Brouwer) and S4 and S5 (named after C. Physical necessity may be seen as a restricted notion of necessity: A proposition p is physically necessary in a world w just in case the laws of the physics of w strictly imply it. and T201. i. System S4 adds the principle that whatever is necessary is such that its necessity is itself necessary: P→ P . I. In the terminology of Kripke. B. according to) which Socrates is a Spartan. then the B principle is verified.e. Draft 3/28/2006 dealing with nested modality. Universal Instantiation. System S5 adds the principle that whatever is possible is such that its possibility is necessary: ◊P → ◊P . in the sense that p is true in every world that is accessible to w and in which the physical laws of w are true. (or equivalently. [What is possible in that world is possible in any world. E. neither of B and S4 includes the other. Universal Derivation. there is least one world w3 that is possible in w2 and in which p is true. With these identifications. the S4 principle is verified. p is true in w3. If accessibility is transitive. (or equivalently. like truth and denotation. A sentence is deemed true with respect to a possible world just in case the proposition expressed is true in that world. yields both the B and S4 principles. And if it is an equivalence relation⎯reflexive. then x and y are exactly alike in every respect. possibility with truth in some possible worlds. together with the basic sentential modal logic T. in much the same way that the logic of ‘all’ and ‘some’ may be based on the logic of ‘and’ and ‘or’. More accurately. respectively. Socrates might have been a Spartan if and only if there is a possible world in (or. is an entire world history that might have obtained. whatever is possibly necessary is necessary). and transitive⎯the S5 principle is verified. this Leibnizian principle of the indiscernibility of identicals is reflected in the inference rule of Leibniz’ Law. Whereas S5 thus includes T. Recall that the S5 principle. of Quantifier Negation. Each of these three systems builds on T through the addition of a specific principle governing an iterated modality.. a world w2 is said to be accessible to a world w1 if w2 is possible in w1. w2 is a genuine possibility (or. Though any actual physical law is thus physically necessary. Kripke demonstrated a close connection between each of the four main sentential modal logical systems and accessibility. are intensionalized by relativization to a possible world. among others. on one conception. based on Leibniz’ notion of a possible world. In possible-world semantics. Necessity of a proposition is identified with its truth in all possible worlds. the sentential logic of modality is easily derived from the classical logic of ‘all’ and ‘some’. J. L.KMMS (Third Edition) Chapter 7. whatever is possibly possible is possible). The most important normal systems that impose a special logic on nested modality are B (named for the intuitionist. symmetric. that if x and y are one and the same object. p is true in every world w2 such that in w1.) Whereas it is physically necessary that the force acting on a physical object is equal to the product of the mass of the object with its acceleration. A possible world. ‘Must’ and ‘Might’. Lewis’ systems for strict implication). (As mentioned in chapter V. to say that a proposition p is necessary in a world w1 is to say that p is true in every world w2 that is a possible world in w1—i. that same law may be metaphysically contingent. Whereas it is logically necessary that either nine is odd or it is not. The binary relation of accessibility is reflexive in any normal sentential modal logical system. whatever is possibly necessary is the case). for every world w3 that is possible in w2.. relative to) w1. To say that p is necessarily necessary in a world w1 is to say that for every world w2 that is possible in w1. The study of modal logic underwent a quantum leap with the advent of a semantic analysis due to Saul Kripke [1963]. (or equivalently. the classical extensional semantic attributes. It is metaphysically necessary. it is mathematically necessary that nine is indeed odd. The four basic principles of T emerge as analogues. Not all notions of necessity need share the same logic. and arguably also logically necessary. this is neither logically nor mathematically nor metaphysically necessary.] To say that p is necessarily possible in w1 is to say that for every world w2 possible in w1. To say that a proposition p is possible in a world w1 is to say that p is true in at least one world w2 that is possible in (or. there may be a world that is accessible to the actual 49 . and S4. There are many notions of necessity.e. possible relative to) w1. p is true in every world that is possible in any world that is possible in w1. System S5 is the strongest of the four systems under discussion. If accessibility is symmetric. Recall that system B adds the principle that whatever is the case is such that its possibility is necessary: P→ ◊P . This conception of possible world semantics extends straightforwardly to the iteration of modality.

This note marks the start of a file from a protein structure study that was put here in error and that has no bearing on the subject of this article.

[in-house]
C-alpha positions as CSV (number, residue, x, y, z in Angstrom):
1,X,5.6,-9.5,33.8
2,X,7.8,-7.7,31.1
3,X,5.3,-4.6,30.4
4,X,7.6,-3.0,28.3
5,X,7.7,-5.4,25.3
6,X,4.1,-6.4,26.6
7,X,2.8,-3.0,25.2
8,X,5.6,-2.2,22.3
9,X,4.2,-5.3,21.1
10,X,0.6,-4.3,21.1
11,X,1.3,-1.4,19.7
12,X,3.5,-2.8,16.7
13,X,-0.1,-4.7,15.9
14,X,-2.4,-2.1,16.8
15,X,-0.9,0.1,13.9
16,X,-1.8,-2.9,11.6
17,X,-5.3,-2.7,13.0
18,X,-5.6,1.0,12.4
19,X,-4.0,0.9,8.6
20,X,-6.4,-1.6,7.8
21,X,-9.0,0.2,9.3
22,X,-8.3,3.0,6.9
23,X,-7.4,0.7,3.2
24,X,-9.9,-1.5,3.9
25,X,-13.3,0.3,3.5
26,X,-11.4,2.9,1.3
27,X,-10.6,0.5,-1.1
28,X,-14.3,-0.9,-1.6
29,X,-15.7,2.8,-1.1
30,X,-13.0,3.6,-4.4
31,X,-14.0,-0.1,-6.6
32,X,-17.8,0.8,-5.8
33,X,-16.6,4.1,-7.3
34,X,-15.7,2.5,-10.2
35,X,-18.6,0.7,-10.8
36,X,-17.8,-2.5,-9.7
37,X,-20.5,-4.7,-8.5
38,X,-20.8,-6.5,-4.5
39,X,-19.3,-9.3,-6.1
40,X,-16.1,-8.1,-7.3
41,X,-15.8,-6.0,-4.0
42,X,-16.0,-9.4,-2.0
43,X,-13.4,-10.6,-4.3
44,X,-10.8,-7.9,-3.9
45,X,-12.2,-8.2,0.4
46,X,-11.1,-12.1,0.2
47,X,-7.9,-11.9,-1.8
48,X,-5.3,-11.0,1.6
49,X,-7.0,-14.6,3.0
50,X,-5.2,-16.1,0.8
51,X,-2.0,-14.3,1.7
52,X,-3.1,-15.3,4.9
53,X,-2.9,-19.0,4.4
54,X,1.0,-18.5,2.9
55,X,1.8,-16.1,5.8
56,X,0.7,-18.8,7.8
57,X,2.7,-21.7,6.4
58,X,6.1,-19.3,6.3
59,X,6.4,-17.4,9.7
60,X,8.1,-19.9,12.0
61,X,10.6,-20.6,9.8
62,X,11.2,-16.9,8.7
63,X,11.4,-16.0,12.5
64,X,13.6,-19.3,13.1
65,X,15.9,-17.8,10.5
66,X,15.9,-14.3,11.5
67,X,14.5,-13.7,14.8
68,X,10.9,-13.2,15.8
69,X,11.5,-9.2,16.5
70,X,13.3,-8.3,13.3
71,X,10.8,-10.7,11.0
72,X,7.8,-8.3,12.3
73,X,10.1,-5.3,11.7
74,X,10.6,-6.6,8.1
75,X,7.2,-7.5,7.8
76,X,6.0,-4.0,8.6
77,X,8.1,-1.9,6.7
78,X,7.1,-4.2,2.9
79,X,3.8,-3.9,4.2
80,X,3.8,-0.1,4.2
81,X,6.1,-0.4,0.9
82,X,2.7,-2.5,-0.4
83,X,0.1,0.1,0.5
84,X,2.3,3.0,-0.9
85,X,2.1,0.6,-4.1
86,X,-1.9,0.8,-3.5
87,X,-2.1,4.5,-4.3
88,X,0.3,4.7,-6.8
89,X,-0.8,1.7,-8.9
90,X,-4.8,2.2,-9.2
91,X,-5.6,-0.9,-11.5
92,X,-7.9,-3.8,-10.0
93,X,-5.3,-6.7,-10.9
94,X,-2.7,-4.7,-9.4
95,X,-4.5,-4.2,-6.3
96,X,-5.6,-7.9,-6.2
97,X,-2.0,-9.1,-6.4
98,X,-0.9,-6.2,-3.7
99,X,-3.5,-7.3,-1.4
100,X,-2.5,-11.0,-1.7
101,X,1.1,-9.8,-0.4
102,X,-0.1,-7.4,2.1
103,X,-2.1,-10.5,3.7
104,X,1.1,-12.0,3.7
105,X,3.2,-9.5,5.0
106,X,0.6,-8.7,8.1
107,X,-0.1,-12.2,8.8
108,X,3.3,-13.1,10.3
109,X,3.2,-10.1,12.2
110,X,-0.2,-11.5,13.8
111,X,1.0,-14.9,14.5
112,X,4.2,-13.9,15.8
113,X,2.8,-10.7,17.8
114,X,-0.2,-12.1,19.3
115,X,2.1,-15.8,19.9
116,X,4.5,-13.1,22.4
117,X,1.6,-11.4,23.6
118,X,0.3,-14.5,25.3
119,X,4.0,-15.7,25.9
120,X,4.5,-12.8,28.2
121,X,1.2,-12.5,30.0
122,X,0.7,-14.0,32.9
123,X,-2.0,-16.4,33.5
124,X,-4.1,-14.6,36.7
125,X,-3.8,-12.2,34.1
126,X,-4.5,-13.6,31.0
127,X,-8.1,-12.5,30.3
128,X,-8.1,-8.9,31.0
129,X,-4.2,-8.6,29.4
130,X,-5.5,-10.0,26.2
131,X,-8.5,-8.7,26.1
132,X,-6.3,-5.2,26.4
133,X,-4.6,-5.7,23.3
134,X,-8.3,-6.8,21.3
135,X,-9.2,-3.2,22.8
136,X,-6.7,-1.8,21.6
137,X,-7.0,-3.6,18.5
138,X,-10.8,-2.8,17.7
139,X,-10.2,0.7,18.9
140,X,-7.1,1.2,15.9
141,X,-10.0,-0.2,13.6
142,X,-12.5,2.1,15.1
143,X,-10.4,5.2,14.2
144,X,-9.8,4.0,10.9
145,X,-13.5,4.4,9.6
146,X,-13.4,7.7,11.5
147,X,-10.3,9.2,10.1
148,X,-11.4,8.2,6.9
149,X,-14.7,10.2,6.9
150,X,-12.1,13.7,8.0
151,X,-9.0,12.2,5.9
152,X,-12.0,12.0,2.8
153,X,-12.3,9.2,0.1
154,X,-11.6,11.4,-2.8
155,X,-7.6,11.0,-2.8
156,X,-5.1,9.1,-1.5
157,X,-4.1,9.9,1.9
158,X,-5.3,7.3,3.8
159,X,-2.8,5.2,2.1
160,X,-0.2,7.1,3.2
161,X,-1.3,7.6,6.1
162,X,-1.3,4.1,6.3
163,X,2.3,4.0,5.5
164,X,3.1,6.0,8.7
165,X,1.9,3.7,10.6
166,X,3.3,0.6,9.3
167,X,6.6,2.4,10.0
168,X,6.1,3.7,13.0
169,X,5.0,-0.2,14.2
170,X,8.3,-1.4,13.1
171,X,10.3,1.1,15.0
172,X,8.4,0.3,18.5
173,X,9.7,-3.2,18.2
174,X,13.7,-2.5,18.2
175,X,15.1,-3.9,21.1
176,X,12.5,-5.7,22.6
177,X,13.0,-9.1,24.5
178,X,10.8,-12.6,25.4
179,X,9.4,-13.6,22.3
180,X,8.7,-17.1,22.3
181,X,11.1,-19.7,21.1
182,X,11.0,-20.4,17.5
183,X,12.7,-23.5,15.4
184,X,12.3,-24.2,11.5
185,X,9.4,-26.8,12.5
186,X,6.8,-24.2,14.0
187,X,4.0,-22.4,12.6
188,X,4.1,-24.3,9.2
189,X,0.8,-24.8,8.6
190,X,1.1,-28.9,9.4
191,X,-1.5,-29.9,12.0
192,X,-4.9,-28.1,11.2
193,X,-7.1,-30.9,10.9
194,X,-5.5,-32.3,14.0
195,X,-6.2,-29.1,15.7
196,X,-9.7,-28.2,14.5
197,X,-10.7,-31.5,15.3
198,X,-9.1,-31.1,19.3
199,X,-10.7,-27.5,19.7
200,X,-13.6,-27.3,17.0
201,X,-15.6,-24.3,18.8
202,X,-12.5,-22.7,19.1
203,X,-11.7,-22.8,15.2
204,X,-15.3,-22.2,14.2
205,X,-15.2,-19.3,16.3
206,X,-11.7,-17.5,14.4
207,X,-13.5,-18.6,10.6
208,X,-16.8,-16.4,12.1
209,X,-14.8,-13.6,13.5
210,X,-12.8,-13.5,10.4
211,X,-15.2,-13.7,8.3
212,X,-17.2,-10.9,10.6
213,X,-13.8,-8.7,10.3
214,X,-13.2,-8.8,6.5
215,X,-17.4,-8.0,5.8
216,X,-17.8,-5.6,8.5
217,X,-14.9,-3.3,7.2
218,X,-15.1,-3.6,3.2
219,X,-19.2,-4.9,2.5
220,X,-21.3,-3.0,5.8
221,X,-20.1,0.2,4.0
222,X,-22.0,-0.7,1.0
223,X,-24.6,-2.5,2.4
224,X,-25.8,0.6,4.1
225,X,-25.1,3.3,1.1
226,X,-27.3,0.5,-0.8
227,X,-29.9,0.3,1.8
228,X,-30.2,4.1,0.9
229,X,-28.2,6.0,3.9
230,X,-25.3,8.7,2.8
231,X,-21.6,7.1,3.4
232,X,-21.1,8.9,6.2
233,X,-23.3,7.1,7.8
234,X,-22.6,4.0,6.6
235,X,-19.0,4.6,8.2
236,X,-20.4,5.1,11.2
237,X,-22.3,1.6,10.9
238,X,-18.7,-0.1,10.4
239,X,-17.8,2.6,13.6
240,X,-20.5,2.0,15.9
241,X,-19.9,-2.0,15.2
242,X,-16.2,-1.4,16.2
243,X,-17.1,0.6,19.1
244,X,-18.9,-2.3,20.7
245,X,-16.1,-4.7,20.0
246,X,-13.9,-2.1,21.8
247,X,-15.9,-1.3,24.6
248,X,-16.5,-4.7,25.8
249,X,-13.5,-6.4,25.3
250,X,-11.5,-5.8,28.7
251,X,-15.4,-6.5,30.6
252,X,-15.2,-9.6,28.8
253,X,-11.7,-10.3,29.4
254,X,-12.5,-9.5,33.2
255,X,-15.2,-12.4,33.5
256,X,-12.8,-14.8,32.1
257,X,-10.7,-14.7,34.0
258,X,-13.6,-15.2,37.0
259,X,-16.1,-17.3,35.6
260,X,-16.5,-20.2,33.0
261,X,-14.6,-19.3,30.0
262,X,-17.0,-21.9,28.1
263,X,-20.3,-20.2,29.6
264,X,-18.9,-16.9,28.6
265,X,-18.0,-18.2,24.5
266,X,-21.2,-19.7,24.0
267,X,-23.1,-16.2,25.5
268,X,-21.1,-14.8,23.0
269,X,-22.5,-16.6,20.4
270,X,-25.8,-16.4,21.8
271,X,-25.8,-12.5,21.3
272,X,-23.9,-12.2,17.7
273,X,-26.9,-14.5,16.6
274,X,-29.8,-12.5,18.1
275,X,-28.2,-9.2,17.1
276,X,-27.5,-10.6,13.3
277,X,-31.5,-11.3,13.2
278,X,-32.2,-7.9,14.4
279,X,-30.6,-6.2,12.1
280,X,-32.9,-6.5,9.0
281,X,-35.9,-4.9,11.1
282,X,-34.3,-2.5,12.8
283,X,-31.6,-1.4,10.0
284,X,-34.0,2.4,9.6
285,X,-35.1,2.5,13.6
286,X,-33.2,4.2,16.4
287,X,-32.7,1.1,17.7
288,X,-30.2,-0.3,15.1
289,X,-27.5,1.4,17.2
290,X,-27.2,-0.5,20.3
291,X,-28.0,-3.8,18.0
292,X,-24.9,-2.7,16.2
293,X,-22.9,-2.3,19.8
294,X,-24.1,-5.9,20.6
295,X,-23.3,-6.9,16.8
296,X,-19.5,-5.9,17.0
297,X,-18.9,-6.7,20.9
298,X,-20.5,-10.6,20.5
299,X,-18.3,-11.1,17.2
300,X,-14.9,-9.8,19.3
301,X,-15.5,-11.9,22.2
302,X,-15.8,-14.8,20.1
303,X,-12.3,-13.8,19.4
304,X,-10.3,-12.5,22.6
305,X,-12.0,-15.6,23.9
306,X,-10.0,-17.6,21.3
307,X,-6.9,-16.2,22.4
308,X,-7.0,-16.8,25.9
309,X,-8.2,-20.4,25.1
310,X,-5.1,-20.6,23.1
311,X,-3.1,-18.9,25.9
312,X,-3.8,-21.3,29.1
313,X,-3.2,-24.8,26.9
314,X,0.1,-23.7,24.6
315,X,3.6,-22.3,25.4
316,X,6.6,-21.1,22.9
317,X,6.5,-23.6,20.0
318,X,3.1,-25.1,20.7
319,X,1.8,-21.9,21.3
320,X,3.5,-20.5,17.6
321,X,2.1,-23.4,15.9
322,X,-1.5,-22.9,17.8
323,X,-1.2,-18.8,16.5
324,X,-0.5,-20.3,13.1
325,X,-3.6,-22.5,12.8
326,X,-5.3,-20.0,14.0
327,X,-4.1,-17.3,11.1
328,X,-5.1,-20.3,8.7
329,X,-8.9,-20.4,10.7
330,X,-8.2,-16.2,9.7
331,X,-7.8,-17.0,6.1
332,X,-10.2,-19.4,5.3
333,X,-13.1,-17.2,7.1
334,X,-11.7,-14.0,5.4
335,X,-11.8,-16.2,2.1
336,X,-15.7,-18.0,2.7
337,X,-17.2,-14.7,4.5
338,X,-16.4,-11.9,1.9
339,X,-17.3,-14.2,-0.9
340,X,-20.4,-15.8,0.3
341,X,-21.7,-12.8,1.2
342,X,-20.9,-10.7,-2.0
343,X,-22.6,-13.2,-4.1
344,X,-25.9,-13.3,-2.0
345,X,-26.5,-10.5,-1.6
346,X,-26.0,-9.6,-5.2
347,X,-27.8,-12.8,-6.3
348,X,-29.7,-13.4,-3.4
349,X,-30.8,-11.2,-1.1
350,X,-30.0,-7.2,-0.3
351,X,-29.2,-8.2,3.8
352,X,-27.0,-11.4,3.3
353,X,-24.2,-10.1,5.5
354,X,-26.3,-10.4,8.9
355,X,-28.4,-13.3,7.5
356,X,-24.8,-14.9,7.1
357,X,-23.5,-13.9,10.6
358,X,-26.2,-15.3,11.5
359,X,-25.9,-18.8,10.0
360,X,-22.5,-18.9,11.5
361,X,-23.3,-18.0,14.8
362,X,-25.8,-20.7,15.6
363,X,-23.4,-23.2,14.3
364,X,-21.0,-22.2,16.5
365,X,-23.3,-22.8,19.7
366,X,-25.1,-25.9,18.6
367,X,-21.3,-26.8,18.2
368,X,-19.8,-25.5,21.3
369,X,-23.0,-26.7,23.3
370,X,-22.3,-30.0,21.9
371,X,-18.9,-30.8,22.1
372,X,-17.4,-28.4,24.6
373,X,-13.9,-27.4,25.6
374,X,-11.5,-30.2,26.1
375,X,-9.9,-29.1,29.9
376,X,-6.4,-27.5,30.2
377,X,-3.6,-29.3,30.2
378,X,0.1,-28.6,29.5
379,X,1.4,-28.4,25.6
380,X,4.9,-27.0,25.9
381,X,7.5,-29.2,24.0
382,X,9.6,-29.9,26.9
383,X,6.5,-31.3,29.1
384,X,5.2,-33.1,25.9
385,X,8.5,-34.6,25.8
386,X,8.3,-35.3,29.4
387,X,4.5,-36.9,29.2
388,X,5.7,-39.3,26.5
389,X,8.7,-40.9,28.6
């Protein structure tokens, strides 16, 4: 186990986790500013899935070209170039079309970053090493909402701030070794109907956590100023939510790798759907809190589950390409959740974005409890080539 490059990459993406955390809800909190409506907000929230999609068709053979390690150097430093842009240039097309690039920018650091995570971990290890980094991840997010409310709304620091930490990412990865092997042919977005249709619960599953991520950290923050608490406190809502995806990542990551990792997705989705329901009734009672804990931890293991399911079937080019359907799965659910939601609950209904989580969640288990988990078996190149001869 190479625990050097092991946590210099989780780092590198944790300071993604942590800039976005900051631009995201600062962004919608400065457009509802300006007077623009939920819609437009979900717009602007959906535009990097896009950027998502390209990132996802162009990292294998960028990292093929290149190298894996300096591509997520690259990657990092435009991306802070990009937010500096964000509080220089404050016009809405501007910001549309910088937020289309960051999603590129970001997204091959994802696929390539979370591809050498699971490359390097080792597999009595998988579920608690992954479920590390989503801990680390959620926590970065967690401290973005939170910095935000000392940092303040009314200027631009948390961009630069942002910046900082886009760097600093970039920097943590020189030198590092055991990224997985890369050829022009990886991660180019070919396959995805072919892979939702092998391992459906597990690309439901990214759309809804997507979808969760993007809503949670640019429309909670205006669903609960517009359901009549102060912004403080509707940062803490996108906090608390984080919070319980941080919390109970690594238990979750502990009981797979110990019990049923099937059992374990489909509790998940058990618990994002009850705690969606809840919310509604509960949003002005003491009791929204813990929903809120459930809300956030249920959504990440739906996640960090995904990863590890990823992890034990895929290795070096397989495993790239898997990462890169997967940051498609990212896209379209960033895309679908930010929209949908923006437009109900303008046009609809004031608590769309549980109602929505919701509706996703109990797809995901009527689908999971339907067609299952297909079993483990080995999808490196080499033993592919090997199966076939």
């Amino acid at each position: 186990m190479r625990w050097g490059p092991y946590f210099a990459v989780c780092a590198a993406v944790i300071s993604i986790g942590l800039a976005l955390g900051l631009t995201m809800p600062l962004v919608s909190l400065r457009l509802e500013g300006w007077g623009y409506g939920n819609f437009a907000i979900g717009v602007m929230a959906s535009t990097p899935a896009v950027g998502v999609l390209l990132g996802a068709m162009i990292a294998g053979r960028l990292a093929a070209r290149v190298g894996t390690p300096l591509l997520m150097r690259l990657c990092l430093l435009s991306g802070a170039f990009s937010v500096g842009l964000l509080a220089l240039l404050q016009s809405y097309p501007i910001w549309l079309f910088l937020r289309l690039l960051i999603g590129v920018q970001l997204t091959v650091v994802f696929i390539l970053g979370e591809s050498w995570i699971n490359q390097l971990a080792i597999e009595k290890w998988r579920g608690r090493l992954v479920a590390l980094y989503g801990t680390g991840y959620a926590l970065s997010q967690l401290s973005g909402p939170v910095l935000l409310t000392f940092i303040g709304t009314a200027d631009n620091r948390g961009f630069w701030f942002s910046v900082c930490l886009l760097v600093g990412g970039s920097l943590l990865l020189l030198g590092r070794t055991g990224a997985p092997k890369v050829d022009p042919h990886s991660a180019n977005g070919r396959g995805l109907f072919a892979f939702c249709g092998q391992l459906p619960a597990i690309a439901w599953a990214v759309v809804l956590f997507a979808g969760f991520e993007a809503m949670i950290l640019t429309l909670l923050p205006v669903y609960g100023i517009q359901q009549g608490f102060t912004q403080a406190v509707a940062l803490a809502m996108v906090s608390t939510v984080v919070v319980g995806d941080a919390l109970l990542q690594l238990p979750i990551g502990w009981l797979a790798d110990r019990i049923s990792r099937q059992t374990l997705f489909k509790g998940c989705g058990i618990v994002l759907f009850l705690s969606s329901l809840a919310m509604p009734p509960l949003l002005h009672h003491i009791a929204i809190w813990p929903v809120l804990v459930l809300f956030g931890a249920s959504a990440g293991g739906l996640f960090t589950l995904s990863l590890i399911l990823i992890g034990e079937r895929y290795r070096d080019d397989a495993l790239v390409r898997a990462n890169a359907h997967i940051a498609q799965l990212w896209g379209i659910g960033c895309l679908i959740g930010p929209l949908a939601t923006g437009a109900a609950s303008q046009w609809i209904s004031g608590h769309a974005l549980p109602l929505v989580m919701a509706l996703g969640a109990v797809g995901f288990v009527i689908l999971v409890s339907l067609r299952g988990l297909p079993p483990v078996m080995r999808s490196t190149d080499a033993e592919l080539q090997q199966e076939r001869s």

and was preserved by the Athenians down even to the time of Demetrius Phalereus. But we have so far no reason to suppose that w2 is possible in w3.” There is also an additional perplexity: if the replaced parts were stored in a warehouse and later used to reconstruct the ship. Had there been an additional physical law over and above those that actually obtain (perhaps because of the physical possibility of some universal generalization that does not in fact obtain. it is observed. for the logical question of things that grow. accessible to) w and in which S originated from particular matter m′ that is 90% of m together with 10% different matter. But the argument provides no reason to suppose that accessibility is euclidean. insomuch that this ship became a standing example among the philosophers. it is in fact fallacious. Now in w′. In that case. and the other contending that it was not the same.. without exception. one side holding that the ship remained the same. just in case it is true in every possible world accessible to w. for they took away the old planks as they decayed. there is a world—viz. Draft 3/28/2006 world and in which the law fails.KMMS (Third Edition) Chapter 7. and p is metaphysically possible in w just in case p is true in at least one world that is metaphysically possible in w1. there is at least one world (which may or may not bear any special relation to w′) in which p is true. or of the evolution of some species that does not in fact exist).. which—if either—would be the original ship of Theseus? Suppose. so that there is a world w2 that is metaphysically possible in w1 and in which p is true. without exception. w2—that is possible in a world in which w3 is possible and in which p is true. Then there is a world w′ that is metaphysically possible in (i. a given ship S which originated from particular matter m might have originated instead from the same amount of matter but with as many as 10% different molecules. for every possible world w′.. and the actual state of affairs thus physically impossible. ‘Must’ and ‘Might’. Hence. The same world that is metaphysically possible in (i. putting in new and stronger timber in their place. but could not have originated from matter that differs any more than that. What follows instead is that for every world w3 possible in w1. A proposition is metaphysically necessary in a world w.g. Then there is at least one possible world w (which may or may not bear any special relation to the actual world) in which p is true. such as a bicycle or a ship. that logic does not preclude the prospect that accessibility is intransitive. hence also S5.e. there is a threshold or limit such that the artifact might have originated from matter different from its actual original matter up to that limit. accessible to) one world might be metaphysically impossible in another. might have originated from at least slightly different matter (molecules) from its actual original matter. On the contrary. It does not follow that for every world w3 metaphysically possible in w1. Though many philosophers have been persuaded by this argument. without any loss of generality.. as the logic of physical modality. w2 is likewise possible in w3 is tantamount to the assumption that accessibility is euclidean: ∀x∀y∀z(Rxz ∧ Ryz → Rxy) . the actual world). S might have originated from matter that differs from m′ by as much as 10%. there is a world w″ that is possible in w′ and in which ship S originated from particular matter m″ that is more than 90% the same as m′. that in a world w (perhaps the actual world). there is a world that is metaphysically possible in w3 and in which p is true. the actual physical laws together with the additional law would all be physically necessary. The argument for the S5 principle that whatever is metaphysically possible is metaphysically necessarily so is straightforward: Assume that p is metaphysically possible. but 50 . A binary relation is both reflexive and euclidean if and only if it is an equivalence relation. and could not have originated from the same amount of matter as m while differing from m by more than 10%. Consider the Paradox of the Ship of Theseus goes back to a Greek legend reported by Plutarch: “The ship wherein Theseus and the youth of Athens returned [from Crete] had thirty oars. Some metaphysicians (including the present writer) maintain that a typical material artifact.e. Suppose p is metaphysically possible in some world w1 (e. This suggests that for each material artifact. This would rule out B. Even metaphysical modality thus involves one crucial restriction: p is metaphysically necessary in a world w just in case p is true in every world that is metaphysically possible in w. It is often maintained that metaphysical necessity is unrestricted necessity. Whether a given world is metaphysically possible or not might be a contingent fact. This would yield the result that the sentential logic of metaphysical modality is S5. w. but could not have originated from altogether different matter. To presuppose that because w2 and w3 are each possible in w1. there is a compelling reason to suppose that metaphysical accessibility is not transitive (let alone an equivalence relation)—or at least. viz. and hence no reason to suppose that there is a world that is possible in every world possible in w1 and in which p is true..